“Behold, the LORD’s hand is not shortened, that it cannot save, or his ear dull, that it cannot hear…” (Isaiah 59:1 ESV)
Is there a person or group of people that have been so wicked, so stubbornly resistant to the Gospel, that we have considered them a “write-off”? These would be people that we think are beyond saving, or at least, we don’t hold out much hope for them. Thankfully, the decision of “who will be in and who will be out” isn’t in our hands!
We must not “write-off” people as unsaveable, or likely not to be saved. We sometimes tend to do that: we think so and so is such a “so and so” that he or she can’t be saved. We might even avoid these folks, thinking it is useless or pointless to continue to interact with them. However, we must remember that with God, all things are possible. We have ample enough testimony (if we but think of it) in our own experiences, even in our own congregation, of the saving work of Christ reaching down to those who to all appearance and reckoning, were “beyond hope”! Thankfully, we aren’t in charge of God’s agenda. “The Spirit blows where He wills,” Jesus told Nicodemus, and we must be minded that while there is the breath of life in a person, there is hope. So, we must pray and labour on with the Gospel, sharing the good news with them, praying that the Lord would open their hearts to the Word.
We must not “write-off” people as unsaveable, or likely not to be saved.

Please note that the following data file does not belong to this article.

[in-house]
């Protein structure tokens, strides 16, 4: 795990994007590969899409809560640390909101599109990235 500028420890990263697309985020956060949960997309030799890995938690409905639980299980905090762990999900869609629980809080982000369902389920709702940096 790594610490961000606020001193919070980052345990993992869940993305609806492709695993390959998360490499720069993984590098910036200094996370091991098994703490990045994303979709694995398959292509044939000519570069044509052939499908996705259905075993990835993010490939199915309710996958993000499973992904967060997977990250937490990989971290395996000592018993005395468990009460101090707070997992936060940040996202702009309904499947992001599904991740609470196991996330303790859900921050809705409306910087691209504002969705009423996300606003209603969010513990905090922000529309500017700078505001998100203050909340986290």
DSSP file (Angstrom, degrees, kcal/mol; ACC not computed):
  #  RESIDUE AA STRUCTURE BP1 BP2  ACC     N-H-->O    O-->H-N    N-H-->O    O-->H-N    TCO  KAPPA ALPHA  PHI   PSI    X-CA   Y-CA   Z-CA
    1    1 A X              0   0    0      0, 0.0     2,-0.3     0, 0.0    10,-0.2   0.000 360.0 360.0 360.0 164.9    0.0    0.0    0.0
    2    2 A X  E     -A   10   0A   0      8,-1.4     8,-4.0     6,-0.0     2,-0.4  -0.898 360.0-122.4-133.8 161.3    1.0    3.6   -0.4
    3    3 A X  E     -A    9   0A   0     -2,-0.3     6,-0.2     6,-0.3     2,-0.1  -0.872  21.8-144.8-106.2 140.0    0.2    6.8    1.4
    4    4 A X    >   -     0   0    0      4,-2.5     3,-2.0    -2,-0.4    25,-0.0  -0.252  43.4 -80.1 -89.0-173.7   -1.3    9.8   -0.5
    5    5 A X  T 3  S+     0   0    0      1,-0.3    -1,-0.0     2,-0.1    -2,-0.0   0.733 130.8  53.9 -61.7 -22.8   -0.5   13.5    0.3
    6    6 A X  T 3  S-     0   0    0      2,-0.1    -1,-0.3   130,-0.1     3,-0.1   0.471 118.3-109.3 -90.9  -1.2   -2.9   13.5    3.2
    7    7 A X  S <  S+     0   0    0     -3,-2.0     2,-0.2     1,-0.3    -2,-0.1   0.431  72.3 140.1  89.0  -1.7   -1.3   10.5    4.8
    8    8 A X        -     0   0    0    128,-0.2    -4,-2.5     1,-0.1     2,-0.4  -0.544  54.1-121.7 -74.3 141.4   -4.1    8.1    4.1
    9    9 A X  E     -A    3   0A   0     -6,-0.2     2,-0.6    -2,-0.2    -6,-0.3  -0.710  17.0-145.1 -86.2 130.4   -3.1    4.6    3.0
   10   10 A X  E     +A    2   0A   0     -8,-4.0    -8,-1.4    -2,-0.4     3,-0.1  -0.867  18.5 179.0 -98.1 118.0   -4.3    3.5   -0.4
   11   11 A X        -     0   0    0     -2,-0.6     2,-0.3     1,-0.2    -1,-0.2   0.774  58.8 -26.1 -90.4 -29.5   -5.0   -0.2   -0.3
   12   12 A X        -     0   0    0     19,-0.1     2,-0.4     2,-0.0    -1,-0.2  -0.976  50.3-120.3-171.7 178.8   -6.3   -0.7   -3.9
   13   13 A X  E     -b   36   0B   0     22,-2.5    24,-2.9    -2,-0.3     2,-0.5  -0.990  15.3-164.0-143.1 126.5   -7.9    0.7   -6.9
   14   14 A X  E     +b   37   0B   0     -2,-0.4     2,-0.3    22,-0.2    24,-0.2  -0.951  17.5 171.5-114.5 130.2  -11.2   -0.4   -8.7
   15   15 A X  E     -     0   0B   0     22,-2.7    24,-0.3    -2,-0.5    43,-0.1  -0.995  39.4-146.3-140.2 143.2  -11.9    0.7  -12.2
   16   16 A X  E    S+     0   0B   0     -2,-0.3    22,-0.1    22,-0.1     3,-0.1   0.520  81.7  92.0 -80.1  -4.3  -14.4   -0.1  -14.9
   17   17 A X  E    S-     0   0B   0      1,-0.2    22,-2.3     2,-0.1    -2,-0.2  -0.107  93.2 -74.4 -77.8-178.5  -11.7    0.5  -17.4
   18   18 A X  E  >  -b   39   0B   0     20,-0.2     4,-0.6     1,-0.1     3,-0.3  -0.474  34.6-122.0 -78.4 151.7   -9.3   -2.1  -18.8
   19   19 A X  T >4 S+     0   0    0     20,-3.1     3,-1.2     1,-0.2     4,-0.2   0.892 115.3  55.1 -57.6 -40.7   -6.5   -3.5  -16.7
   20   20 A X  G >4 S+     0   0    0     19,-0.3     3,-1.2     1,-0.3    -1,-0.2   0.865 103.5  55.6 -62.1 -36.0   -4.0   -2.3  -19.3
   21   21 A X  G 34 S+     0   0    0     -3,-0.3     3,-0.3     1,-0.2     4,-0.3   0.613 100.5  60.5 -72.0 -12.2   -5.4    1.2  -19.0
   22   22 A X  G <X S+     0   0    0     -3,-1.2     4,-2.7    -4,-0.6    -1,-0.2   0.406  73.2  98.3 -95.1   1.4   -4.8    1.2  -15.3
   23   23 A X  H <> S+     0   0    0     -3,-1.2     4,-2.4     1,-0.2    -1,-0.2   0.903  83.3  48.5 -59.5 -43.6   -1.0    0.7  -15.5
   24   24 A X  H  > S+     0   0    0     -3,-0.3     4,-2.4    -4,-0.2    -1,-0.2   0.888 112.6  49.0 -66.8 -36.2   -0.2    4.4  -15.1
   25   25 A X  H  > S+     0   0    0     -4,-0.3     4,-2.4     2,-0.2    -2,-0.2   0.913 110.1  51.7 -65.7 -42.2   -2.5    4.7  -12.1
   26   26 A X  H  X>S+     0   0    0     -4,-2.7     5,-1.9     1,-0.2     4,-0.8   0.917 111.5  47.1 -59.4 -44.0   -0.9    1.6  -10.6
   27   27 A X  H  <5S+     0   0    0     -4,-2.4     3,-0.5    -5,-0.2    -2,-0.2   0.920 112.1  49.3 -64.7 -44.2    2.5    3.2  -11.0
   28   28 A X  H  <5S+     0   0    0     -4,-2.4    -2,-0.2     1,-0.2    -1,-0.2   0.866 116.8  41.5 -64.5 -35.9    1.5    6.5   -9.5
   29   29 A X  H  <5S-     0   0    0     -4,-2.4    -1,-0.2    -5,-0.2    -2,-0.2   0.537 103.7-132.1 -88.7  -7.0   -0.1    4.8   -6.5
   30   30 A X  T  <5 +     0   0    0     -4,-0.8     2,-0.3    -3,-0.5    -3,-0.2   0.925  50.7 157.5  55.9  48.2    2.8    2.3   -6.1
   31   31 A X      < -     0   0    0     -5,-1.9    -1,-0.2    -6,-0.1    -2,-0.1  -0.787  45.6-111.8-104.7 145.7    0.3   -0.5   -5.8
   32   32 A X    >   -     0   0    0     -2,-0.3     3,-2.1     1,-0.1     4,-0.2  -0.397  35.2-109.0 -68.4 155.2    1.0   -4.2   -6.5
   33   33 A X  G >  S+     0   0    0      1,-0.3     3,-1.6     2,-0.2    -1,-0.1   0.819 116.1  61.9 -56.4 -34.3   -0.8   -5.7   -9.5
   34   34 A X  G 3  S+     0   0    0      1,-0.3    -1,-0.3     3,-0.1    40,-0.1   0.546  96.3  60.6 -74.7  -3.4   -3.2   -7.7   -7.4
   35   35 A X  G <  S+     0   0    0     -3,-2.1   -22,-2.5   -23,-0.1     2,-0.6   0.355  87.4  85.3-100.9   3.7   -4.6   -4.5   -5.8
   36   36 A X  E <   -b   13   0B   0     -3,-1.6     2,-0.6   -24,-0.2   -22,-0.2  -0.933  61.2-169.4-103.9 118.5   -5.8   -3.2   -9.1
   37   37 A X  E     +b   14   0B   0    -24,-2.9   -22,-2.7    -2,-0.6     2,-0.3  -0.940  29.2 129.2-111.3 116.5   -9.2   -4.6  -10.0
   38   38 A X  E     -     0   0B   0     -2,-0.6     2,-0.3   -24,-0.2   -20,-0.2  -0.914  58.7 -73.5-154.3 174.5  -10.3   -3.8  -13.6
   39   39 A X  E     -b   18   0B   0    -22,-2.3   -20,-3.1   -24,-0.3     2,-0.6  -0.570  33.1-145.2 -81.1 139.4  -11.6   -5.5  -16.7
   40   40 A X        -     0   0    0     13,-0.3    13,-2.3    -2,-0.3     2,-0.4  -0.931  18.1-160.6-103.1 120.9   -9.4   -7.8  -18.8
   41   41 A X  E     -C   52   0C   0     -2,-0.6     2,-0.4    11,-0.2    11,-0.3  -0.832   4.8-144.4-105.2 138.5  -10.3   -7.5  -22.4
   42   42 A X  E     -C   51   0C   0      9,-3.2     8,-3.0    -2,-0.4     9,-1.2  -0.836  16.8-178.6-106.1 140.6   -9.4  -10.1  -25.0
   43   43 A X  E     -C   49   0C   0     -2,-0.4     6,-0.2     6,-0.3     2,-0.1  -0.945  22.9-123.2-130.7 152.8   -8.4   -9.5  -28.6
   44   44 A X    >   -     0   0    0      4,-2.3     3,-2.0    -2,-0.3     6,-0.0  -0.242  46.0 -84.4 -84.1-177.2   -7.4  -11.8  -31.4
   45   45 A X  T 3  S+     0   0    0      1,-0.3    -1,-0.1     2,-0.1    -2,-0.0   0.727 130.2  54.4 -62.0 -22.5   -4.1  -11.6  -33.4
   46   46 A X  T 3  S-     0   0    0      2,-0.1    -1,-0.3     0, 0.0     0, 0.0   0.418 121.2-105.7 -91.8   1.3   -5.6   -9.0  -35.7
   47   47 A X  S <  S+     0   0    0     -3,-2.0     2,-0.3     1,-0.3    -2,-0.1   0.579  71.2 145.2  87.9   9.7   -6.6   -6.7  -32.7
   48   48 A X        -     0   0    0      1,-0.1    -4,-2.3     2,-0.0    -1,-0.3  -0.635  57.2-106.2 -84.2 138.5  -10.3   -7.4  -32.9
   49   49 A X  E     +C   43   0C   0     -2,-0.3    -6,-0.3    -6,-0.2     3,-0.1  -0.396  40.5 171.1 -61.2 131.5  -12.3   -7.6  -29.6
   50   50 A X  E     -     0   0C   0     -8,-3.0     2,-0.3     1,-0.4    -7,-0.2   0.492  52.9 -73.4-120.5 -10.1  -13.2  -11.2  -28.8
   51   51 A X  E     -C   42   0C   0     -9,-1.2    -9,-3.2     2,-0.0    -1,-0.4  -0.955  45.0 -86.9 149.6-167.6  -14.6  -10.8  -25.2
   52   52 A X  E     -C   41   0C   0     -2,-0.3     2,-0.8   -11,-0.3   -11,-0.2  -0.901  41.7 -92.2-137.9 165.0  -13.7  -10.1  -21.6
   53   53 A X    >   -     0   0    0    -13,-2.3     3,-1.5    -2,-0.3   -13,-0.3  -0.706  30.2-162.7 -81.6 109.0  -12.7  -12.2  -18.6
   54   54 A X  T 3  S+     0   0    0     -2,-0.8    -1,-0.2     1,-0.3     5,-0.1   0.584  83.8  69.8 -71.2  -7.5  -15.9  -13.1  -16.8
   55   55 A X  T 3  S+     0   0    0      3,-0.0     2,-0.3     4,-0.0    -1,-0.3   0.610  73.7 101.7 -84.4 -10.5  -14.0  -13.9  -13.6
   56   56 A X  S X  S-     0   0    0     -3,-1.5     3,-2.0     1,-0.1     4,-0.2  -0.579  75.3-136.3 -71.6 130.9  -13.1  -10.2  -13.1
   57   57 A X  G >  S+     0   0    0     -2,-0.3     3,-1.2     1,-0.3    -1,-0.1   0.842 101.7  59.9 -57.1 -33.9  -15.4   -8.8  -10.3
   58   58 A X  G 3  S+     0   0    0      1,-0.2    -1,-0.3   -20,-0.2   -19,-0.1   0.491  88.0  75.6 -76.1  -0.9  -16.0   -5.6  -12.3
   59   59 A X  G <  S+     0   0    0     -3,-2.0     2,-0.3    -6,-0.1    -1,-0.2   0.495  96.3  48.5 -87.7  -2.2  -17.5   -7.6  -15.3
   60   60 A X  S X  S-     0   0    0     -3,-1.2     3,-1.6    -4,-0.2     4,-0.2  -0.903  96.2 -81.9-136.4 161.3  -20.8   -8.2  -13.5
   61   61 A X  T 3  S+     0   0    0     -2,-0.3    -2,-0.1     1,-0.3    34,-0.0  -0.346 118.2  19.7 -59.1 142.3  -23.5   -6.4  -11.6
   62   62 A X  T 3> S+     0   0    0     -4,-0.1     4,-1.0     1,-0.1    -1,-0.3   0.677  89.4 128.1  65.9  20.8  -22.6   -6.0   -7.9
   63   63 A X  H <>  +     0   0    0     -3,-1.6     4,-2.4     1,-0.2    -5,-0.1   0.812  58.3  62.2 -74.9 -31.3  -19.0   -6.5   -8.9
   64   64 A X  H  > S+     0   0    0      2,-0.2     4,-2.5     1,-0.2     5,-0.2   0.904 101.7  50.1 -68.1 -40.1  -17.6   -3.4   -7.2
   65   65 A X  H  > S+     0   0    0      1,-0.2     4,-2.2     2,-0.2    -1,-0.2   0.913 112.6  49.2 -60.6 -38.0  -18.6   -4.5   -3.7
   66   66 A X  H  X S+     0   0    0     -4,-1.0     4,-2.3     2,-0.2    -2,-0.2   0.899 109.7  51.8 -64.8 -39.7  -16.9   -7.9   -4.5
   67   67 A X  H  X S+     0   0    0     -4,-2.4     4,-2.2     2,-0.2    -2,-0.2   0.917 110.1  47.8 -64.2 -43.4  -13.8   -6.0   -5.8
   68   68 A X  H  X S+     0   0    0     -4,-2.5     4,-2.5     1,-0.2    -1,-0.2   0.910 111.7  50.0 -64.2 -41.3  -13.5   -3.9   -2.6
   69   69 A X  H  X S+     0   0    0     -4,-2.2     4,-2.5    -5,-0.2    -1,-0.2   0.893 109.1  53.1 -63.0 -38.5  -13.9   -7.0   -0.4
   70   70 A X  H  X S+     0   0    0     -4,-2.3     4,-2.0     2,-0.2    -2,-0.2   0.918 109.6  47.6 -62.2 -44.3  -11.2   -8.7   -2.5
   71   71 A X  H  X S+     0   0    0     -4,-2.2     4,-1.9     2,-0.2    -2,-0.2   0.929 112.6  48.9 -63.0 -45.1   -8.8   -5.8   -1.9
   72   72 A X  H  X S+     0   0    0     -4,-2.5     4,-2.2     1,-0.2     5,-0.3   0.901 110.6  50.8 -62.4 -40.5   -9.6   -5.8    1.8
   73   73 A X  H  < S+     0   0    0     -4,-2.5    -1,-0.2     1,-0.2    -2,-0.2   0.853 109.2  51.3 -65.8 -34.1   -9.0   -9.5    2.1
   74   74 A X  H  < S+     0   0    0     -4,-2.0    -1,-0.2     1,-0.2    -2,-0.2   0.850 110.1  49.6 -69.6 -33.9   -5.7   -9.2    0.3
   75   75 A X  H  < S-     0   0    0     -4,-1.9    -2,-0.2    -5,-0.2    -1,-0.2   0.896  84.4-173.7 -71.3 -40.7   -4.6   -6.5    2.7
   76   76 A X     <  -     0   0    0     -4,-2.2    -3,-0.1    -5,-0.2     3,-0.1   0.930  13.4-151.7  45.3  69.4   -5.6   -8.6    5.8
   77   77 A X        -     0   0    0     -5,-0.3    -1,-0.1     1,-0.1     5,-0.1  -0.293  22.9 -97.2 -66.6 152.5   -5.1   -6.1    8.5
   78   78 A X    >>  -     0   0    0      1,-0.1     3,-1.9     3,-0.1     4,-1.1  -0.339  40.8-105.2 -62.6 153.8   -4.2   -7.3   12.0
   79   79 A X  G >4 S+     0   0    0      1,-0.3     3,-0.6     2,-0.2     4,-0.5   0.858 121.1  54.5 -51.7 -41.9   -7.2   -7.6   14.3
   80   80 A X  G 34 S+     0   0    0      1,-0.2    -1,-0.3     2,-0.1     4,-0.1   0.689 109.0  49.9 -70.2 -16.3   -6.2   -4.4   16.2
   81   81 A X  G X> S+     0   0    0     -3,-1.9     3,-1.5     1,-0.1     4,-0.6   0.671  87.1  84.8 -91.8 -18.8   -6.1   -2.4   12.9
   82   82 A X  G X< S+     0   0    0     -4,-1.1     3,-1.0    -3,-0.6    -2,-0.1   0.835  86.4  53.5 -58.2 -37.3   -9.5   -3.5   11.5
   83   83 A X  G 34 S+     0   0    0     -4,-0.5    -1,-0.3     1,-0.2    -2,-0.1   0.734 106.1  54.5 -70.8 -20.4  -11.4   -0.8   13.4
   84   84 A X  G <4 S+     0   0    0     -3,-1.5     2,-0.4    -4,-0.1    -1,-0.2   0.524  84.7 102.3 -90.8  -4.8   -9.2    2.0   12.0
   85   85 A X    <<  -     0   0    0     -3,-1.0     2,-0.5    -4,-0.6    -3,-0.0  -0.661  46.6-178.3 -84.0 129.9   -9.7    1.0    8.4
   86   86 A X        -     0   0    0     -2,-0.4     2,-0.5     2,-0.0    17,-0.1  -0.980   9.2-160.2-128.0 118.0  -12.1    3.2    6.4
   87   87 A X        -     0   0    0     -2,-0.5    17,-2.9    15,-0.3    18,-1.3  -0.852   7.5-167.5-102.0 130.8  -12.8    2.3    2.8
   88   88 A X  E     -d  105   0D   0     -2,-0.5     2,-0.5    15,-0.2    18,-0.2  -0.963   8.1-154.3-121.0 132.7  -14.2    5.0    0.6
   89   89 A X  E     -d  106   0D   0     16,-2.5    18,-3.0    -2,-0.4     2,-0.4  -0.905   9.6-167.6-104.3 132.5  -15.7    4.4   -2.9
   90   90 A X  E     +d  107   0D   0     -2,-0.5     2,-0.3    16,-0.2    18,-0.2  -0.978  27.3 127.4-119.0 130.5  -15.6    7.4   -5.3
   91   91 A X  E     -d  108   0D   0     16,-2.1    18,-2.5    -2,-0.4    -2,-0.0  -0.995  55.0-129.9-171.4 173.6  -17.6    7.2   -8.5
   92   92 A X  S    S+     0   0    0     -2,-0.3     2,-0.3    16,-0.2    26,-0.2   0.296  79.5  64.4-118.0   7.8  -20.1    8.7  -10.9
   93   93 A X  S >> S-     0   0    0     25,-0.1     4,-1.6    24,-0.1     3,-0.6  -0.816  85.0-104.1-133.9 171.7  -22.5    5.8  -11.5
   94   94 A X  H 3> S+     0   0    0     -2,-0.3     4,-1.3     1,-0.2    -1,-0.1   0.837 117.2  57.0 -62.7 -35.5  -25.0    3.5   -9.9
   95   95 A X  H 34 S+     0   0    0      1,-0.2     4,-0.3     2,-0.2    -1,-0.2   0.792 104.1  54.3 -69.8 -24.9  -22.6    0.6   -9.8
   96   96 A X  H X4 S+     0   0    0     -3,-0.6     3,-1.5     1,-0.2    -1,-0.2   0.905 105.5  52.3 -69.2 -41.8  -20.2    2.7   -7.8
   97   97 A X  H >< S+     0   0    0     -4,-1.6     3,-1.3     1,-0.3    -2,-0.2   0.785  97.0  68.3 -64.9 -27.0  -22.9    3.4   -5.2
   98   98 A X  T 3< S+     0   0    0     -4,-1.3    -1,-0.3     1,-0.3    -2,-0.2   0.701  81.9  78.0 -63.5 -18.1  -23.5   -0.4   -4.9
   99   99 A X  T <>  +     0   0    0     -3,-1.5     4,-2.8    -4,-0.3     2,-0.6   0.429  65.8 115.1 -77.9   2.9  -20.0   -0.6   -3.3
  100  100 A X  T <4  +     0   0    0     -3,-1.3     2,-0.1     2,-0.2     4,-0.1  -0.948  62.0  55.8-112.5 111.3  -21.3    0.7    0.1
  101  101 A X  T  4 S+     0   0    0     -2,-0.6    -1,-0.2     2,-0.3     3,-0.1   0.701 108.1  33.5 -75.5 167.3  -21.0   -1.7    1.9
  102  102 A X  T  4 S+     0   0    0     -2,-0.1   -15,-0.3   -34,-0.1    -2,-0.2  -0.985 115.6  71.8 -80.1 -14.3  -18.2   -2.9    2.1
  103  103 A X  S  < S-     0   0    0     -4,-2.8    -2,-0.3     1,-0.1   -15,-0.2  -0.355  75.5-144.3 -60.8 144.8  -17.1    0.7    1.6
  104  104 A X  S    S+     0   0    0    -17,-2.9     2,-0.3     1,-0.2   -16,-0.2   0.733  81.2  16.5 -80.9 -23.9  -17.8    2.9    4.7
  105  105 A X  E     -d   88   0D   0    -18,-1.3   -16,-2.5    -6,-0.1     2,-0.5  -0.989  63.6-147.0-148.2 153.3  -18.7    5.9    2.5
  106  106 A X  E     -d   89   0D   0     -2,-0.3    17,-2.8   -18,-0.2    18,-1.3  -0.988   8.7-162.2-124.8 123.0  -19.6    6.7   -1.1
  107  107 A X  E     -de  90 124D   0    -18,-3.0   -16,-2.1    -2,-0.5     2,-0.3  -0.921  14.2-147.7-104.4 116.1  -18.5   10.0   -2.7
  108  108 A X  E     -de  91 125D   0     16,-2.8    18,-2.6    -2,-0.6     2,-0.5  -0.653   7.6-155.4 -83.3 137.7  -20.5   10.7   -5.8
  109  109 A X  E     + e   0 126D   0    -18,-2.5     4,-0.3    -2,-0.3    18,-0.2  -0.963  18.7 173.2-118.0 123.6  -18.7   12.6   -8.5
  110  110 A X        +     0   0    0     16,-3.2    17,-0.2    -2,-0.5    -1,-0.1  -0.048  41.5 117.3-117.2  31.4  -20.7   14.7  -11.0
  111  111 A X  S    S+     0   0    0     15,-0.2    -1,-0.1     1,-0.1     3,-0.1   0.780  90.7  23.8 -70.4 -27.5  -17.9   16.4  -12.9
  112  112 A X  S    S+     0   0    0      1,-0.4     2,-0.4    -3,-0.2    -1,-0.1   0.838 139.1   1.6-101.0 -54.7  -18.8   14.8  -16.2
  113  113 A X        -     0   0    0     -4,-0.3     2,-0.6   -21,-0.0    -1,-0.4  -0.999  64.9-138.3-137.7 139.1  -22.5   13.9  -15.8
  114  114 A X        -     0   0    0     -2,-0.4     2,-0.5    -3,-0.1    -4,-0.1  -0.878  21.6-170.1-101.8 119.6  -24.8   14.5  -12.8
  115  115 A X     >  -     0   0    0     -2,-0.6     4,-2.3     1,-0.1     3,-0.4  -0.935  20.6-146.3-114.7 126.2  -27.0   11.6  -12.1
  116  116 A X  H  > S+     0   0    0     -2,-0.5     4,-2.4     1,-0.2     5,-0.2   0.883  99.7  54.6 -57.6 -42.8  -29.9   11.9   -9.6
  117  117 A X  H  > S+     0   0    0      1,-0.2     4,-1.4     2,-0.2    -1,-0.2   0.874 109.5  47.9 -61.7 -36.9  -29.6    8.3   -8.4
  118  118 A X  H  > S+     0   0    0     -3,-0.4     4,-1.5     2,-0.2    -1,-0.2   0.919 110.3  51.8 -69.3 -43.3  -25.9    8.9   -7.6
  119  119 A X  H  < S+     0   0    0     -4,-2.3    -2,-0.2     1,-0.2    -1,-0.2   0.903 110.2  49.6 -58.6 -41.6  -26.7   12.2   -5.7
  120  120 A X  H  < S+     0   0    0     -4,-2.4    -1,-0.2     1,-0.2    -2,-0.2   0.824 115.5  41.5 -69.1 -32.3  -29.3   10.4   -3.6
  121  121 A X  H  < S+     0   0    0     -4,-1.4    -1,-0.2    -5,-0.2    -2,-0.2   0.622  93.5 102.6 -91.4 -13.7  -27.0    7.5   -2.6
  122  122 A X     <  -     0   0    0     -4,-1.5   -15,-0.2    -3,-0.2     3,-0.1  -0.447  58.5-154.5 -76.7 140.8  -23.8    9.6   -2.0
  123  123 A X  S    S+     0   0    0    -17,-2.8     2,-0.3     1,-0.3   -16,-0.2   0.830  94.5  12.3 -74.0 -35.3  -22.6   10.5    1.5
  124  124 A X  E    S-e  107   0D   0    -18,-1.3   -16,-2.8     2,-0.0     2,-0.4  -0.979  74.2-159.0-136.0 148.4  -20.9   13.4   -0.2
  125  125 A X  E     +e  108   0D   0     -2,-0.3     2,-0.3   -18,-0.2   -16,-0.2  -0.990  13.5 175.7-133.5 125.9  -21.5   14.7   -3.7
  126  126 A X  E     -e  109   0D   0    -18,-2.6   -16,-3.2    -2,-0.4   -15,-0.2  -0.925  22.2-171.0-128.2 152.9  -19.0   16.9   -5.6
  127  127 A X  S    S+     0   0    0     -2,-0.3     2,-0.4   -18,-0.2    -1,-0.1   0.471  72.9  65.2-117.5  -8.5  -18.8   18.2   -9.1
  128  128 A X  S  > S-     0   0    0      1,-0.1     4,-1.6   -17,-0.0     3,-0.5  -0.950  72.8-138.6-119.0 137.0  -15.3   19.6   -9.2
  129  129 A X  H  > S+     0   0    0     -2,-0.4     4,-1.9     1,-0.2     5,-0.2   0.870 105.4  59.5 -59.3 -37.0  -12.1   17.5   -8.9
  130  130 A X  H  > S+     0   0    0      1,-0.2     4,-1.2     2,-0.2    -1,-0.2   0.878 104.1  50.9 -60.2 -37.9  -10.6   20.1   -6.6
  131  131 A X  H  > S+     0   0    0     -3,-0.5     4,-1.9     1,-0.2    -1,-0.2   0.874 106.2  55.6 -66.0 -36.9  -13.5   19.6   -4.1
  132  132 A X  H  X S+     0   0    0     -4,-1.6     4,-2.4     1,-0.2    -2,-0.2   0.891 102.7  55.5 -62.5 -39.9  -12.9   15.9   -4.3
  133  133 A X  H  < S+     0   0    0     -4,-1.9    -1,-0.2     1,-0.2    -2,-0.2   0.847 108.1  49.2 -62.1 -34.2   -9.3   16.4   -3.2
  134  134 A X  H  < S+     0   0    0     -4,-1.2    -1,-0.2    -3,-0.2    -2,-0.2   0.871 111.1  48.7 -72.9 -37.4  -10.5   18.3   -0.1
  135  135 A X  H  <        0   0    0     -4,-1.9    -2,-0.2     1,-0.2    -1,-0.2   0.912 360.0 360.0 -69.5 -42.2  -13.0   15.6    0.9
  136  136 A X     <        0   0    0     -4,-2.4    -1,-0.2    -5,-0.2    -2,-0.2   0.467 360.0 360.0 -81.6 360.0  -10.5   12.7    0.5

John Newton, in one of his letters, writing to a lady who lamented being around unsaved people and hoped to get away from them, said,
“I would wish when you go amongst your friends, that you do not confine your views to getting safe away from them without loss, but entertain a hope that you may be sent to do some of them good. You cannot tell what effect a word or a look may have, if the Lord is pleased to bless it. I think we may humbly hope, that while we sincerely desire to please the Lord, and to be guided by him in all things, he will not suffer us to take a journey, or hardly to make a short visit, which shall not answer some good purpose to ourselves or others, or both. While your … friends affect an air of raillery, the Lord may give you a secret witness in their consciences; and something they observe in you, or hear from you, may set them on thinking perhaps after you are gone, or after the first occasion has entirely slipped your memory; Eccles. 11:1.
For my own part, when I consider the power, the freedom of Divine Grace, and how sovereign the Lord is in the choice of the instruments and means by which he is pleased to work, I live in hopes from day to day of hearing of wonders of this sort. I despair of nobody: and if I sometimes am ready to think such or such a person seems more unlikely than others to be brought in, I relieve myself by a possibility that that very person, and for that very reason, may be the first instance. The Lord’s thoughts are not like ours: in his love and in his ways there are heights which we cannot reach, depths which we cannot fathom, lengths and breadths beyond the ken of our feeble sight. Let us then simply depend upon Him, and do our little best, leaving the event in his hand.”